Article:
Microsoft and Adobe on Tuesday put security administrators to work with the release of security updates covering a swath of issues.
And they're going to have to work fast, as each software provider is patching a vulnerability that is under active exploitation.
Microsoft's update consists of five "critical" and four "important" bulletins, addressing 26 deficiencies in Windows, Internet Explorer (IE), Exchange Server, SQL Server, Server Software, Developer Tools, and Office.
Security researchers who analysed the patches mostly agreed over which patch is the most pressing to apply: MS12-60. The vulnerability, which impacts Windows Common Controls, is similar to an issue patched in April. According to Microsoft, "limited, targeted" exploits have been spotted that take advantage of the flaw.
"It affects all platforms of Windows and addresses an ActiveX component that's redistributed in many places in Windows," said Paul Henry, security and forensic analyst at Lumension. "It's an issue that was previously patched, and this month's patch cleans up the previous one. This is a very high priority update because it's native in Windows and impacts all Windows platforms."
Adobe, meanwhile, offered updates to its Reader, Acrobat, Shockwave Player and Flash Player products. Reader/Acrobat were upgraded to plug 20 vulnerabilities, Shockwave received five patches and Flash received one fix.
But it was the Flash update that is most important. Adobe said in an advisory that the vulnerability is being actively exploited by attackers in "limited, targeted attacks" against users of Flash for Internet Explorer in Windows.
Microsoft offered a number of other fixes that piqued researchers' interests.
They pointed to the cumulative patch for Internet Explorer, MS12-052, as a biggie. None of the four holes being sealed are under active attack, but researchers said that once known, IE bugs become easily exploitable.
Marcus Carey, security researcher at Rapid7, also called out MS12-058, which remediates a publicly known vulnerability in Oracle Outside In, a set of libraries that software developers use to decode hundreds of file formats.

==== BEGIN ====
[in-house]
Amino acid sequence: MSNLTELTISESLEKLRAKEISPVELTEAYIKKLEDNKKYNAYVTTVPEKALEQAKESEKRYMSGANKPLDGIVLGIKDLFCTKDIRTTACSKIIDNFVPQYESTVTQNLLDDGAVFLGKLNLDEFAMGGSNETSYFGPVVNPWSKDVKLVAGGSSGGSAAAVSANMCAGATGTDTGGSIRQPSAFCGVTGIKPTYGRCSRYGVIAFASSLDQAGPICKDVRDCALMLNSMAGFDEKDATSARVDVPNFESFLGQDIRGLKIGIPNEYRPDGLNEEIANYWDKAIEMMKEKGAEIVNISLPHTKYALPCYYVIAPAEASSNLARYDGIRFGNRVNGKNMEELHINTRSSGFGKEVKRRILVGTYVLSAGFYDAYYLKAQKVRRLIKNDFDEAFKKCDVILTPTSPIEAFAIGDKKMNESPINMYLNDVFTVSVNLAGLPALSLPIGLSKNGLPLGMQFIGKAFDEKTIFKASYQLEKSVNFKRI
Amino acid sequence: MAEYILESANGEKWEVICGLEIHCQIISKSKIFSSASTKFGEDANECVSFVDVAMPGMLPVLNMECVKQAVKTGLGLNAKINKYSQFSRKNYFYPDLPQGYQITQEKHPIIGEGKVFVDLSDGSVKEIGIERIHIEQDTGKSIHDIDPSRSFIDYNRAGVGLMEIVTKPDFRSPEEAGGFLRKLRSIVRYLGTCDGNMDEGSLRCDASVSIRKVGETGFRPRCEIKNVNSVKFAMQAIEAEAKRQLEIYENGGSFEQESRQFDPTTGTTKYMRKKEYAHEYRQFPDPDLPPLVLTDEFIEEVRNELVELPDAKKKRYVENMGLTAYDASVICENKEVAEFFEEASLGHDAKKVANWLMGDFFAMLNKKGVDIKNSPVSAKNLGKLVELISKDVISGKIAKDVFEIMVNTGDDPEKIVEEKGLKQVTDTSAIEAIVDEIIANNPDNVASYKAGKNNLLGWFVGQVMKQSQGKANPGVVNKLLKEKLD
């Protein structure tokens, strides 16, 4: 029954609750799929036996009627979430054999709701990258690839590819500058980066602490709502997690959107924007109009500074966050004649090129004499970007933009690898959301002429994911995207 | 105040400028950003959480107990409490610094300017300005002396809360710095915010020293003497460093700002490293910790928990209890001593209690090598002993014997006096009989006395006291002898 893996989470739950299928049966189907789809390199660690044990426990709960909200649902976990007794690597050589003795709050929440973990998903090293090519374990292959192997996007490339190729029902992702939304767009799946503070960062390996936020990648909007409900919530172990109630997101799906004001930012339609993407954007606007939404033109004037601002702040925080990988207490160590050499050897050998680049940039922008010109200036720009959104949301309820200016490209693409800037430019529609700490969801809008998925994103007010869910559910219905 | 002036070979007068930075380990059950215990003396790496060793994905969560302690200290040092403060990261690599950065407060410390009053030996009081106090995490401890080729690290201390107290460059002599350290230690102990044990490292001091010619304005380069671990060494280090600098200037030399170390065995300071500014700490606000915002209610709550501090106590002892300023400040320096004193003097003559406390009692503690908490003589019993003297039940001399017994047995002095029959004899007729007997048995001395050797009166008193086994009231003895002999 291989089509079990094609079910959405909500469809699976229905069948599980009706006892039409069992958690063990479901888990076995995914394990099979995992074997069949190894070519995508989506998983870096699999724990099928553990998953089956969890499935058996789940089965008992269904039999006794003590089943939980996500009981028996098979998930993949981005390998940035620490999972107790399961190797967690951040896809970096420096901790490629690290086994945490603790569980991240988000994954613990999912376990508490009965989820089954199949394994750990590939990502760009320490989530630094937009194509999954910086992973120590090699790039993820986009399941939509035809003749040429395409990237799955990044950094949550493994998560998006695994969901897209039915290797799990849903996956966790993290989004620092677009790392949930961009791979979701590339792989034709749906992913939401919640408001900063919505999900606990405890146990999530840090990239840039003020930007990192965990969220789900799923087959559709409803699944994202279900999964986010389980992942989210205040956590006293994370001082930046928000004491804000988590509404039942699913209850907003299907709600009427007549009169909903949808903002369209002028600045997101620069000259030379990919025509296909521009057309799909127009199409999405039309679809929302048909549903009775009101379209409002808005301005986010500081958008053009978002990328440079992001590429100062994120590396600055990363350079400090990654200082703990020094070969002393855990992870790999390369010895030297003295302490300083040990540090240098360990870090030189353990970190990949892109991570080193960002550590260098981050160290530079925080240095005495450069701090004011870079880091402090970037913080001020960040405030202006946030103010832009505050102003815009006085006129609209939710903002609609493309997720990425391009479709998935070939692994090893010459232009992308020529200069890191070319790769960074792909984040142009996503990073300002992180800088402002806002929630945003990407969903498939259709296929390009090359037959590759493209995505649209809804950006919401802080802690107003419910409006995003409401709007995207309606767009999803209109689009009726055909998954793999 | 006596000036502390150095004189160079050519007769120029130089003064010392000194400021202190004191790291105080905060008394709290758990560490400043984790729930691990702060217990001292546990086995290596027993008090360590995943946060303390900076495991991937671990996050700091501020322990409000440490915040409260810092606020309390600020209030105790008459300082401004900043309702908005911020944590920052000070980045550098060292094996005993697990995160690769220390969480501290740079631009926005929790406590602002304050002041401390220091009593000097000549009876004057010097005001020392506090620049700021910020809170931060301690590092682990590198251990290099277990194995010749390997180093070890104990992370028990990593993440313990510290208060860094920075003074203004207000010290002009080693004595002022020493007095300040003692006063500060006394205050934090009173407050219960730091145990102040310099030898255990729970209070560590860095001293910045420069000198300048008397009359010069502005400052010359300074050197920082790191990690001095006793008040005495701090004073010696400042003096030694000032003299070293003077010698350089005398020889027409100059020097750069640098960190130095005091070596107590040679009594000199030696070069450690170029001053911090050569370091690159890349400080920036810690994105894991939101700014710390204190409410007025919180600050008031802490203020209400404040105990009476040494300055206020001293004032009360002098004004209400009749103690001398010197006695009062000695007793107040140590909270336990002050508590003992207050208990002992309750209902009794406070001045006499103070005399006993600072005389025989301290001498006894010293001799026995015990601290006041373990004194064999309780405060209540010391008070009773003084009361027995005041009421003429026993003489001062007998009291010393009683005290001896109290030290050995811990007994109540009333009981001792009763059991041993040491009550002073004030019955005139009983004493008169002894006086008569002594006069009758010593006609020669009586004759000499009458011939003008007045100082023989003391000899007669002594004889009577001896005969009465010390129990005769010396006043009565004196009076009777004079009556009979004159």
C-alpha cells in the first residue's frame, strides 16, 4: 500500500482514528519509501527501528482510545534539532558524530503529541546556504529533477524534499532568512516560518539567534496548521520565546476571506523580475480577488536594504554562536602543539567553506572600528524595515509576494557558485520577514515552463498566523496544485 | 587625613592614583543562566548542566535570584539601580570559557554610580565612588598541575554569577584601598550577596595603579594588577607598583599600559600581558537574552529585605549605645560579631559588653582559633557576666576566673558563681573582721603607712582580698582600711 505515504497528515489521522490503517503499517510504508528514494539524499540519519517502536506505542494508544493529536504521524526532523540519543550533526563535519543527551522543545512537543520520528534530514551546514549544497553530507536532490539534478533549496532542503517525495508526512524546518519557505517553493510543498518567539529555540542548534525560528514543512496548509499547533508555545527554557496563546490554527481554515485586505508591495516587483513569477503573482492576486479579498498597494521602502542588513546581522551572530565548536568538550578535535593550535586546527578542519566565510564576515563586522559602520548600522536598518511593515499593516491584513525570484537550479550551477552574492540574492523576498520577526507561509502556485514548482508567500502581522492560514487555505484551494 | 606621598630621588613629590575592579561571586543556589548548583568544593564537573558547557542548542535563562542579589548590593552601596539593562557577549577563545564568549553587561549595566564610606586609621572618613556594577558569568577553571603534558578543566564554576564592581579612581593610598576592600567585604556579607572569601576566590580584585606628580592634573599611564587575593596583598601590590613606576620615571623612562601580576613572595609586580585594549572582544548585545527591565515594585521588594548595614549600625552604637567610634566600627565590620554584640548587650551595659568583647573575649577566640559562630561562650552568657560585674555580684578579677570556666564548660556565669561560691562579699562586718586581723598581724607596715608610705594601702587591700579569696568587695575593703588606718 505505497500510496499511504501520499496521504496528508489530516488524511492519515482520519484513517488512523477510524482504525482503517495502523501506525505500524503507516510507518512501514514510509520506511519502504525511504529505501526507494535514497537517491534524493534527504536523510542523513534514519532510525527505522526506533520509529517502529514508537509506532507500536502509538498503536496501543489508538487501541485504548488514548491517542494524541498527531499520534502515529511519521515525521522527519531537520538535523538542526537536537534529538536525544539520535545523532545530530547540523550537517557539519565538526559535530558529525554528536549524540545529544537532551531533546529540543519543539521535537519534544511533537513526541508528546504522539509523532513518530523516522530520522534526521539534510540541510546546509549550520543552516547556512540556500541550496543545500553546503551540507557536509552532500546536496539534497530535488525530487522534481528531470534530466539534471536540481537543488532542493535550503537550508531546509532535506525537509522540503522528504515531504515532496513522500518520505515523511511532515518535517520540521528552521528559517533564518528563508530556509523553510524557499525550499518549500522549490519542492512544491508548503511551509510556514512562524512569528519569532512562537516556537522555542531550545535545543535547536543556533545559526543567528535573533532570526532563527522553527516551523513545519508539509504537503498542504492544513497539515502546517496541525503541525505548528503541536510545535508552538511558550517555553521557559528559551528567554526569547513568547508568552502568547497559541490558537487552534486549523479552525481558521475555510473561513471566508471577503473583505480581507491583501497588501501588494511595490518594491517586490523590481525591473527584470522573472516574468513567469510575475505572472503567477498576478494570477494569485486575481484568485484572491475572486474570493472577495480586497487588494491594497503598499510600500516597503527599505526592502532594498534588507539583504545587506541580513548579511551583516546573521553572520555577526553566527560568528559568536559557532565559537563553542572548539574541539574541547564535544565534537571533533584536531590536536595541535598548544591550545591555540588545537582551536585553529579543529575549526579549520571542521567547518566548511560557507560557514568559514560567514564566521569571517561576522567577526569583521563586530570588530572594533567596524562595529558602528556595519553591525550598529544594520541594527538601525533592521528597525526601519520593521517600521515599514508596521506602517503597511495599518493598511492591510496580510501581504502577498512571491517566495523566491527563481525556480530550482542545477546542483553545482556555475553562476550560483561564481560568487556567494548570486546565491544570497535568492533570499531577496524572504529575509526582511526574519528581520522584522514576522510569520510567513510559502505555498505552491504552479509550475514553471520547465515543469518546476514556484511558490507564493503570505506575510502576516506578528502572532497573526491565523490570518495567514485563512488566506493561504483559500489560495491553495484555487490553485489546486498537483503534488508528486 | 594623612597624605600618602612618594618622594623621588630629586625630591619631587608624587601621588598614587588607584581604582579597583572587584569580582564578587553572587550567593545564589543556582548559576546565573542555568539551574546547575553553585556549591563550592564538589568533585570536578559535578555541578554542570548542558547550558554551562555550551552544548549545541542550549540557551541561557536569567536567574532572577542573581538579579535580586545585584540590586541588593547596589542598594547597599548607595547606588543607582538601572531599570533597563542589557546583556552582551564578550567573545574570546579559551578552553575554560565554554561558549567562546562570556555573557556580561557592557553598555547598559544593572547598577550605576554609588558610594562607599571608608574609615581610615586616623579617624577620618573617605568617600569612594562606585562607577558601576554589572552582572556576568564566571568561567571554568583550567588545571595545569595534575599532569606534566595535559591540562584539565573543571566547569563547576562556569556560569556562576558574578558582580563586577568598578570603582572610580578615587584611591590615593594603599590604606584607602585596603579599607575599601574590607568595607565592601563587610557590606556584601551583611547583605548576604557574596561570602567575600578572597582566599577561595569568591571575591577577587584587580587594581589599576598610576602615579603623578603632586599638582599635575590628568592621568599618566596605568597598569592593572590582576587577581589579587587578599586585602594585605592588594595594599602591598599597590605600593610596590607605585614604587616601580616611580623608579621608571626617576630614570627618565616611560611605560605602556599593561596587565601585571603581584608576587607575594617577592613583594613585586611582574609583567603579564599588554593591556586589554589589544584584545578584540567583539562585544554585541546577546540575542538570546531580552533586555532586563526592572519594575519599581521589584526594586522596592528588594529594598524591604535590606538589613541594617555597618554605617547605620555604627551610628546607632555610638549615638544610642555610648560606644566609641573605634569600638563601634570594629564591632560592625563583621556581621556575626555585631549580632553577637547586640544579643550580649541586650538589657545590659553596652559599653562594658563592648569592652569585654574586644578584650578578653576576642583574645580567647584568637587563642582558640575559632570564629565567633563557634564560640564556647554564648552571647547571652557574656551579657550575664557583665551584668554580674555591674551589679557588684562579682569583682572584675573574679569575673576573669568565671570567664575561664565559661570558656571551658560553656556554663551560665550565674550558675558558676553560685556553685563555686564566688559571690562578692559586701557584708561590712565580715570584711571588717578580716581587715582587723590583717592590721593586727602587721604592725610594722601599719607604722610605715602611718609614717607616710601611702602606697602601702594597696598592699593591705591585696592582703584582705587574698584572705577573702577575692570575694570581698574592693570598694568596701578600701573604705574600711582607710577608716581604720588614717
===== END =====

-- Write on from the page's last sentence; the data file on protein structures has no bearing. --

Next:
"It appears to be an excellent option for spear phishing attempts since it can compromise the server simply by a legitimate user opening a malicious document using Outlook Web App," he said. "An attacker could then escalate privileges from there."
Administrators should also pay attention to MS12-054, which repairs four bugs in Windows network components. While launching exploits against any of the four will be difficult, according to Microsoft, one of the vulnerabilities could lead to a worm spread.
"Keen-eyed attackers are going need to focus carefully on vulnerability to uncover all of its potential," said Andrew Storms, director of security operations at nCircle. "This is something that predominately affects small business and campus locations where Windows computers are configured in workgroups. If this describes your business, deploy this patch as soon as you can."
Along with the patches on Tuesday, Microsoft also distributed an update requiring a minimum certificate length in Windows, specifically banning "the use of certificates with RSA keys less than 1024 bits in length." This is an additional safeguard that the software giant is releasing as a result of the Flame virus, which spread by spoofing Microsoft certificates.
The update is available now for download, and Microsoft plans to push it out next month via Microsoft Update.
This article originally appeared at scmagazineus.com
Copyright © SC Magazine, US edition
Issue: 315 | May 2013
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